Let me just be boring and note that I totally agree with Kassia. I realize that change can be frightening to some, but it still surprises me to see closemindedness or irrationality. New things rarely replace originals, they just add new dimentions and new opportunities. Physical books won’t go away–they’re wonderful. But I love being able to knit, look out the train window and listen to a story…on my phone. And no matter what the media and the medium, it’s ALL about the story.

  • Kassia Krozser // May 31, 2007 at 9:11 pm

    Oh, go ahead and be boring

    I have a good friend whom I rank among the top tier of the smartest people I know. Not a reader. He really gets into audiobooks — and is possibly the person who really changed my thinking on what makes a book a book.

    And, I haven’t tried knitting while reading, but that’s probably because my current project requires a high degree of concentration and I’ve been known to lose myself in what I “reading”.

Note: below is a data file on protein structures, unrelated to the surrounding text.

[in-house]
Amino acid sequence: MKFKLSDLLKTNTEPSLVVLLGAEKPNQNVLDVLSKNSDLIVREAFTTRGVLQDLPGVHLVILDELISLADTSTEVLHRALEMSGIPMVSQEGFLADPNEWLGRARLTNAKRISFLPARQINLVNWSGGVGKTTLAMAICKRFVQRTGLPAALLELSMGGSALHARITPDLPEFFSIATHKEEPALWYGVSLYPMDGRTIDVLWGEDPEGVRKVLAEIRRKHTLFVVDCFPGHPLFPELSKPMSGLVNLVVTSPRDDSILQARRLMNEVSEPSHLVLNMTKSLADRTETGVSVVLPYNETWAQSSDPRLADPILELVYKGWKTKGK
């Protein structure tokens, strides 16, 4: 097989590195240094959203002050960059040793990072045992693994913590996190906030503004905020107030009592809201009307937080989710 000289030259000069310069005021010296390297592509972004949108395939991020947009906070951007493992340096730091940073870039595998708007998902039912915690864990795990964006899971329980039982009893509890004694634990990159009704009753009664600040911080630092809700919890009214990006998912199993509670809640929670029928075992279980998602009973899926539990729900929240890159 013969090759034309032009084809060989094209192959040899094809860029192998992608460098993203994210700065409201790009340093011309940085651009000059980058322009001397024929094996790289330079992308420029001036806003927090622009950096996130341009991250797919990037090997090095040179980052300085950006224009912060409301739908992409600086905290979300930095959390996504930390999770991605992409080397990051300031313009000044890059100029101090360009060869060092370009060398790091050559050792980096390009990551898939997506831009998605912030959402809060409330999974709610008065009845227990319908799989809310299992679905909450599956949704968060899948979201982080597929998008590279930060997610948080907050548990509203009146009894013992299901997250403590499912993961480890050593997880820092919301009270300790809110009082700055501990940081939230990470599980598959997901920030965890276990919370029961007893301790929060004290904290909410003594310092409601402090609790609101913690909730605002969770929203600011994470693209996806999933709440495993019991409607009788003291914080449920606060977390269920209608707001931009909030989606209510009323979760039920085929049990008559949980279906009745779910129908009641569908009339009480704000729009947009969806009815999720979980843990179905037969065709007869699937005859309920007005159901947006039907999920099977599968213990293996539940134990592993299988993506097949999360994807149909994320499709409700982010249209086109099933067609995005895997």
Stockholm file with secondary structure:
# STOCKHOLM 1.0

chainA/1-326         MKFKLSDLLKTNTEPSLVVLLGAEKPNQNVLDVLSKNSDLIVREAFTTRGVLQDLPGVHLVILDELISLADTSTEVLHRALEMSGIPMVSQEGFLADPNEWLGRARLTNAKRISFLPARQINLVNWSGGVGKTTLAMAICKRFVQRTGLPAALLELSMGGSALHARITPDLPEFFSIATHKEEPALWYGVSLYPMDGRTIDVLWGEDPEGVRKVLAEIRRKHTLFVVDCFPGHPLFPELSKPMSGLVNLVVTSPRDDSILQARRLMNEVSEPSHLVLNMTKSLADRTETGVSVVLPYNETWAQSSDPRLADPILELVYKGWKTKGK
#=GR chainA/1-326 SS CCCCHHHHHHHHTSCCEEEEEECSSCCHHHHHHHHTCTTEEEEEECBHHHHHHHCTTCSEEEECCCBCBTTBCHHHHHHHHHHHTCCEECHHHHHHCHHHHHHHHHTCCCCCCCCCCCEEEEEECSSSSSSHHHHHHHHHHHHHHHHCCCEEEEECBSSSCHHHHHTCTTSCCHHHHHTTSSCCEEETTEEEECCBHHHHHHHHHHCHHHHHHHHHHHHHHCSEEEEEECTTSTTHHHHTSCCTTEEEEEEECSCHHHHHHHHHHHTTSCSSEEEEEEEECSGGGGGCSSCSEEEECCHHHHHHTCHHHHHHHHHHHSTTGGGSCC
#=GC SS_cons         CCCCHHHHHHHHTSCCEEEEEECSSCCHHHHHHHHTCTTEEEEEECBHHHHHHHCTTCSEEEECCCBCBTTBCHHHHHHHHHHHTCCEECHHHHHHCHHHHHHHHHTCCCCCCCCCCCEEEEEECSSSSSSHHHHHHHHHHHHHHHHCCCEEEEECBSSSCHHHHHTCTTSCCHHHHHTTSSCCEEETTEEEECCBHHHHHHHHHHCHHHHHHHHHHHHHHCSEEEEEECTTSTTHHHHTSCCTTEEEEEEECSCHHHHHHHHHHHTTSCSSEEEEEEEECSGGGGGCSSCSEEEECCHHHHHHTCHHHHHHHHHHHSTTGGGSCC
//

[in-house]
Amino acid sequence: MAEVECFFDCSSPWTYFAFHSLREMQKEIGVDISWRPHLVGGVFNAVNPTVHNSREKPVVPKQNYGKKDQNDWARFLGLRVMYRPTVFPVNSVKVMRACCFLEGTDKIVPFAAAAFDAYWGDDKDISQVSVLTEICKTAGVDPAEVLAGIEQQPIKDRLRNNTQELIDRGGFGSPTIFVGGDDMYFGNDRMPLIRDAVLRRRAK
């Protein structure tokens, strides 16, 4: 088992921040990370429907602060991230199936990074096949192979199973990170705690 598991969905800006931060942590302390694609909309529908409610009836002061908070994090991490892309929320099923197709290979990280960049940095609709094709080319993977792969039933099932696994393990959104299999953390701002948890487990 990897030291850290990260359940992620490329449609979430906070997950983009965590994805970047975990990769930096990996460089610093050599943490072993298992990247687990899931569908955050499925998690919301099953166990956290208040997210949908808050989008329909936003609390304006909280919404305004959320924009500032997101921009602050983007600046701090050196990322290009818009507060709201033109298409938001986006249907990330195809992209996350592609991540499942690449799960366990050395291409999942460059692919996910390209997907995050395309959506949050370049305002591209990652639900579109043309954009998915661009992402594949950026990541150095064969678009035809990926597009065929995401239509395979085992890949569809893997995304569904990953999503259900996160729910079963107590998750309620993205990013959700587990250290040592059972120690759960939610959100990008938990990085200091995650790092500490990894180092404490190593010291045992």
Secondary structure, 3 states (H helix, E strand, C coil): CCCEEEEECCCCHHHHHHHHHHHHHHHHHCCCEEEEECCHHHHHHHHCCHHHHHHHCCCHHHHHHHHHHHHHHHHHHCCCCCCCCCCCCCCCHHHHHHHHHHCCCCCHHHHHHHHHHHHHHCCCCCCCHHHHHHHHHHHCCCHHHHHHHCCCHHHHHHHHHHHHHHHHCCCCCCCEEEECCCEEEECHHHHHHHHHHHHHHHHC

• Diana Hunter // Jun 3, 2007 at 4:19 am

    Hear, hear!

    I second the motion for more durable laptop keyboards!

    Diana (moving her Starbucks hot chocolate a bit further away from her precious link to the world)

  • Brian Guerin // Jun 4, 2007 at 4:26 am

    Well, the novel may not have been killed off by the internet, but the increase in availability of alternative media probably is weakening it. While people are still writing, publishing, and buying novels, there is significant evidence (albeit anecdotal) to suggest that reading, in particular reading that requires concentration, is becoming a fringe hobby. In ‘The Gutenburg Elegies’, author and university lecturer Sven Birketts reports on the increasing difficulty with which successive classes of his students have been reading their texts. He attributes this (correctly, I believe) to the ubiquity of the screen and its effect on the attention span. Maybe only the dinosaurs are extinct, but there aren’t a whole lot of coelacanths either.